October 12, 2016
The Alberta government has posted a request for information (RFI) to provide advice on the potential cost and best approach for procuring solar power for half of government operations.
The RFI, open for three weeks starting October 6, 2016, will explore the opportunity to use solar energy to replace two existing green energy contracts that expire by the end of 2017 with solar power, and could lead to the first solar farm in Western Canada. The total consumption for the two contracts is 135,000 megawatt hours a year.
Currently, there are three electricity contracts that provide approximately 250,000 megawatt hours per year to provide 100% of the power to more than 1,500 government-owned buildings and sites. One contract expires in December 2016, the second in December 2017, and the third in December 2024.
“With this RFI, Alberta is leading by example and exploring how to create an opportunity for an emerging technology, drive new innovation and diversify our electricity sector,” says Brian Mason, Minister of Infrastructure.
Alberta Infrastructure began using electricity from renewable sources in 2006 and its commitment to using renewable energy was instrumental in helping establish some of Alberta’s first wind farms. Since 2009, Alberta Infrastructure has supplied government-owned facilities with 100% renewable electricity.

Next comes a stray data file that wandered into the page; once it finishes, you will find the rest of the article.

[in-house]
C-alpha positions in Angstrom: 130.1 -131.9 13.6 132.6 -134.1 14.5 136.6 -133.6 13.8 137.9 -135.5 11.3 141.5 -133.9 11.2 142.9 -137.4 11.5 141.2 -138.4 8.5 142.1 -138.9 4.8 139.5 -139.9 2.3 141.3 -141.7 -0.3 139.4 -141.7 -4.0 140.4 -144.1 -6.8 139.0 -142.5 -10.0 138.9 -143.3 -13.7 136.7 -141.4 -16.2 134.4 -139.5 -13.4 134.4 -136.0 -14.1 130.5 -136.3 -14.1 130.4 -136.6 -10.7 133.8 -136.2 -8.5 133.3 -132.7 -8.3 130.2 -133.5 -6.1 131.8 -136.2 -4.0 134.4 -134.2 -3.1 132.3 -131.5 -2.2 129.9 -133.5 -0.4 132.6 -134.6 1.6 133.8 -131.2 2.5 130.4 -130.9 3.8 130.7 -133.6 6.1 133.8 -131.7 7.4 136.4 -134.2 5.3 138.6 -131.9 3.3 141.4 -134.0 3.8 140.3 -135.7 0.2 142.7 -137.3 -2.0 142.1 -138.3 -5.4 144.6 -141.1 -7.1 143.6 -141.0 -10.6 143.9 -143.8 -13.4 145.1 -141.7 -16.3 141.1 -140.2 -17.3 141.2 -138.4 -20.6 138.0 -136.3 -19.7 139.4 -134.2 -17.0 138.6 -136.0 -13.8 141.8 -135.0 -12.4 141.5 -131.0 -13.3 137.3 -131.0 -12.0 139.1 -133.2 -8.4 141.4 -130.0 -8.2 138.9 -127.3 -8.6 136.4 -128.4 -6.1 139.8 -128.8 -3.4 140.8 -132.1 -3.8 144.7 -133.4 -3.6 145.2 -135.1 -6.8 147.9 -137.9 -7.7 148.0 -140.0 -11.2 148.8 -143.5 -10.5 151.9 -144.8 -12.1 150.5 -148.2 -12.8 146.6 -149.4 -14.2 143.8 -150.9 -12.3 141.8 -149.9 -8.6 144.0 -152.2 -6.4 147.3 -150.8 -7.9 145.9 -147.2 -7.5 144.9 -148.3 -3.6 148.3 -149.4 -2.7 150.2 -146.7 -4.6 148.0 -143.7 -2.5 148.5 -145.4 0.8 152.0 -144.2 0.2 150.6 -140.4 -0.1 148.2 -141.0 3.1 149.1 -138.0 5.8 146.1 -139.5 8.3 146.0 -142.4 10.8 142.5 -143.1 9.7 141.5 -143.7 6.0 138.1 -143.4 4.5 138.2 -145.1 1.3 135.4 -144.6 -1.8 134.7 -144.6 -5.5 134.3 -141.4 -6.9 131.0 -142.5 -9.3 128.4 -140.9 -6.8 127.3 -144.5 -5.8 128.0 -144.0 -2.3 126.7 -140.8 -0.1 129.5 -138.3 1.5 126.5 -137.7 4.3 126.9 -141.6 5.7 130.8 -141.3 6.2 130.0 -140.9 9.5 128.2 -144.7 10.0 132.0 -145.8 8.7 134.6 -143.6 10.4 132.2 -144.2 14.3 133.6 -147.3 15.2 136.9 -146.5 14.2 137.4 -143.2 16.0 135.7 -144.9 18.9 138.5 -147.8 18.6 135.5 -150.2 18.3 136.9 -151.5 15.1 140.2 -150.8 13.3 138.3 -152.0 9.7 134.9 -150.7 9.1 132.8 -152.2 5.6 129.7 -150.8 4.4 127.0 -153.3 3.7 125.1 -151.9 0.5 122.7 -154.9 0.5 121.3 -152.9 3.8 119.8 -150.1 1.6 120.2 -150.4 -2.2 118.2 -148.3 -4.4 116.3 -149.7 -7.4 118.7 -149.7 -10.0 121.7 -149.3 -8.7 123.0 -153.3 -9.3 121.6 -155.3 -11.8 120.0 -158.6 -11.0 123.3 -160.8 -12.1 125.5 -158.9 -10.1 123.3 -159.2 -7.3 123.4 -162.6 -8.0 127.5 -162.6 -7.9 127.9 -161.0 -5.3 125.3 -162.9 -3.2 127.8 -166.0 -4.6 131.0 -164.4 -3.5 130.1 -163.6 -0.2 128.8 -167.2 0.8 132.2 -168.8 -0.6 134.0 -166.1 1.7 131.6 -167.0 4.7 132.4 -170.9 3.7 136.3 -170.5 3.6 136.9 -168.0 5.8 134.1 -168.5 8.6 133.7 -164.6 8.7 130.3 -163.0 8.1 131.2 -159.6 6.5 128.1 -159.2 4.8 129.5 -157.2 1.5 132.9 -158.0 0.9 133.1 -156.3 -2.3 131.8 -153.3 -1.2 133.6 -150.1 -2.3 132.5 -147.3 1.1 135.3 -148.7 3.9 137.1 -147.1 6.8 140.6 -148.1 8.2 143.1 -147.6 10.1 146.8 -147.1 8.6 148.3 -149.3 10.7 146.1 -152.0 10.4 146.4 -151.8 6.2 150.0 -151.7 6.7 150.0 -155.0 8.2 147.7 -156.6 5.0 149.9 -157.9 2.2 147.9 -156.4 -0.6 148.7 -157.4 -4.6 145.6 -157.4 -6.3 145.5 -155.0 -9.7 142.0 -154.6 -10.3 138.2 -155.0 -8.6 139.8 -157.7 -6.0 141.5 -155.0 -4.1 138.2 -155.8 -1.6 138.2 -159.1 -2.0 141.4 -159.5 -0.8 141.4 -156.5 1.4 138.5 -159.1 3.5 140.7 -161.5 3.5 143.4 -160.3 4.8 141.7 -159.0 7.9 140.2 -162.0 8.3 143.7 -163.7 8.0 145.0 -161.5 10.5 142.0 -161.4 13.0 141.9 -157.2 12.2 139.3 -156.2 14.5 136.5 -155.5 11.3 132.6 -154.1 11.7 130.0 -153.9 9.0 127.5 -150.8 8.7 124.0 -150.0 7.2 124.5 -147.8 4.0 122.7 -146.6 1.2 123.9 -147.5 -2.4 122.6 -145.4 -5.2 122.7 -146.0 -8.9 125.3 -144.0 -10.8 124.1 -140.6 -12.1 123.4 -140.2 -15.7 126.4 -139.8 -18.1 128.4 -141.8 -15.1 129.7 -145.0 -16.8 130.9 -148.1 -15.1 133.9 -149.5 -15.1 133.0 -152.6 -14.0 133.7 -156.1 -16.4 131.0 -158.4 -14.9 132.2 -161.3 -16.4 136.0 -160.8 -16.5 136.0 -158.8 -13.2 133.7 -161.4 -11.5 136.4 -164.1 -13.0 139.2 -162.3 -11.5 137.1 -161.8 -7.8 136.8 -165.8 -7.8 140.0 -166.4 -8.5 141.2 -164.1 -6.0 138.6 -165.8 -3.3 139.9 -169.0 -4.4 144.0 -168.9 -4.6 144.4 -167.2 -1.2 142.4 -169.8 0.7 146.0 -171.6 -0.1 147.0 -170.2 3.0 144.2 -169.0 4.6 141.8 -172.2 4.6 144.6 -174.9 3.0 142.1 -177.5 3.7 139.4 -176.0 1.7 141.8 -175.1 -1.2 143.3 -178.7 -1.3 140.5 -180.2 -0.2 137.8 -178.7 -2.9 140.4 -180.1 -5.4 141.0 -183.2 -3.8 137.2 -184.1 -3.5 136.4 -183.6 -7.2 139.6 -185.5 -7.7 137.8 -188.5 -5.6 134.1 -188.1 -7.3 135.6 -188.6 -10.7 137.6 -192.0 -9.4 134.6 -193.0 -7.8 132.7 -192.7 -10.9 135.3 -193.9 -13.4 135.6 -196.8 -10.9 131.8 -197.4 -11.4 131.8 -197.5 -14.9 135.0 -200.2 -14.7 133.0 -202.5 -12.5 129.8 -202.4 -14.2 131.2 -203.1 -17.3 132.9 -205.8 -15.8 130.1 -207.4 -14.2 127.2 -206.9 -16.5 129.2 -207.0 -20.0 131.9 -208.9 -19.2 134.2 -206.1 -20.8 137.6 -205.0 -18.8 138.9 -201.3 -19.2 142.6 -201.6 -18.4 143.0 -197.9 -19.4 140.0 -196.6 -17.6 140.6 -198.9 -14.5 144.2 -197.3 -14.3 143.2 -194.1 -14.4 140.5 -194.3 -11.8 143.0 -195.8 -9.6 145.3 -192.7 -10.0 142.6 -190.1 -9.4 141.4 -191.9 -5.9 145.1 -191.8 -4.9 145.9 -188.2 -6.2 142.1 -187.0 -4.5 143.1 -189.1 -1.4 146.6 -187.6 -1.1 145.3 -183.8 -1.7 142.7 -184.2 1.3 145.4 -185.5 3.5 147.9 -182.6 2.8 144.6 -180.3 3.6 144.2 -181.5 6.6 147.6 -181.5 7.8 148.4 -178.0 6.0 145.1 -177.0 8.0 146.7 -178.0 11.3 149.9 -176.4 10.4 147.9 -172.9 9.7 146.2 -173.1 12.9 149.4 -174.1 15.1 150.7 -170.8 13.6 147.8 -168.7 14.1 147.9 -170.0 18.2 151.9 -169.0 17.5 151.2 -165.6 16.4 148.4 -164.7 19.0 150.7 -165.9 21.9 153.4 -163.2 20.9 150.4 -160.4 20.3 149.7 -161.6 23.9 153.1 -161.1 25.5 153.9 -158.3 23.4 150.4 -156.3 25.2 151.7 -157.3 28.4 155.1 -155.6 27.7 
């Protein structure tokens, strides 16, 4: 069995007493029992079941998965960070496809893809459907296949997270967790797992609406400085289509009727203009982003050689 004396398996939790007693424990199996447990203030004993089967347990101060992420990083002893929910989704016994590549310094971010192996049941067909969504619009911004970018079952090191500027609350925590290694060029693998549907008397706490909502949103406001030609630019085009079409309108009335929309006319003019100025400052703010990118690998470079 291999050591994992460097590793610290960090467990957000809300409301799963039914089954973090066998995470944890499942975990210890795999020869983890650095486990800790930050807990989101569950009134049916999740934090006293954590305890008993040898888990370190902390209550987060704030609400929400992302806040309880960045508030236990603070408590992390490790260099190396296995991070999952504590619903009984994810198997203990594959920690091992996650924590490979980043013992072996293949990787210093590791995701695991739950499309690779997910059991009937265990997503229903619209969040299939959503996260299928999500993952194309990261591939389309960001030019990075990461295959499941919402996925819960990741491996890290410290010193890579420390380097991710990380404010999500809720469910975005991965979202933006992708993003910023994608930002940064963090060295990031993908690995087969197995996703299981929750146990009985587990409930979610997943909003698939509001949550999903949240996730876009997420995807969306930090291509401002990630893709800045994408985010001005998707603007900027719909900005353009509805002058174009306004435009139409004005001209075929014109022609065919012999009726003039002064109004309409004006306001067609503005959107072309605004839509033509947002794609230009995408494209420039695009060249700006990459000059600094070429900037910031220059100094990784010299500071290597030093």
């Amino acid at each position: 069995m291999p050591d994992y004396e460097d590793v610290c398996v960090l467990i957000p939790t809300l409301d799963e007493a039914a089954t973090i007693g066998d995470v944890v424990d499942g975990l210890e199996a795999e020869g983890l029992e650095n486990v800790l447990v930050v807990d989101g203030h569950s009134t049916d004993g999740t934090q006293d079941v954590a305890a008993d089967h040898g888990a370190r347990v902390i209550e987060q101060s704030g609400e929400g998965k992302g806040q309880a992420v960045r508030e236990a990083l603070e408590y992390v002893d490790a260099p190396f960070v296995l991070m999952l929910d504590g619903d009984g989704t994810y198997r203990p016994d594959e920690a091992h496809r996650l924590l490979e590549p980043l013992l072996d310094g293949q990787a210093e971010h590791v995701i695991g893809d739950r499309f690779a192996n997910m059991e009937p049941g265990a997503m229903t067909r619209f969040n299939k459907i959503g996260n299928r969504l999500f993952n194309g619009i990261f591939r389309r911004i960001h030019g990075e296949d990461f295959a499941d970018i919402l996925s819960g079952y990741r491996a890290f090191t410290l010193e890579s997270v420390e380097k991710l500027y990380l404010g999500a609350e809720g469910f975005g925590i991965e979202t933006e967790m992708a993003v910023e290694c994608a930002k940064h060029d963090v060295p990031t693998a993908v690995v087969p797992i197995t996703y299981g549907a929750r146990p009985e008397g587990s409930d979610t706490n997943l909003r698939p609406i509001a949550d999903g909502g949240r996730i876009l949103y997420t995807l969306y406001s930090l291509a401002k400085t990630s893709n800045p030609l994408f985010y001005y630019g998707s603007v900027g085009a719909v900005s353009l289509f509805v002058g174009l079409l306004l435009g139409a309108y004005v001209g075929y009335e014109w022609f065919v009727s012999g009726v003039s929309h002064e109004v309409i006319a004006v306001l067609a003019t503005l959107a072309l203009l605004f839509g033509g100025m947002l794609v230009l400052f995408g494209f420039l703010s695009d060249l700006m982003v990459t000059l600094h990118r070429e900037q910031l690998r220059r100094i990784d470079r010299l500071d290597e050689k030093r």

“The Prairies have the best solar resources in Canada and our government is committed to providing opportunities for the emerging solar industry to take advantage of this natural resource,” says Shannon Phillips, Minister of Environment and Parks and Minister Responsible for the Climate Change Office.
“There is no doubt that solar electricity will become an important component of Alberta’s decarbonized and diversified electricity supply mix as the cost of our technology continues to significantly decline,” says John Gorman, President and CEO, Canadian Solar Industries Association (CanSIA). “A solar farm that would meet half of the Government of Alberta’s annual electricity needs would support the delivery of many firsts: Canada’s first 50% solar-powered government, Western Canada’s first large-scale solar farm, and Alberta’s first utility-scale solar jobs. The success of this initiative will secure the government and public confidence in a larger future role for solar energy in Alberta.”
Image courtesy of khunaspix at FreeDigitalPhotos.net.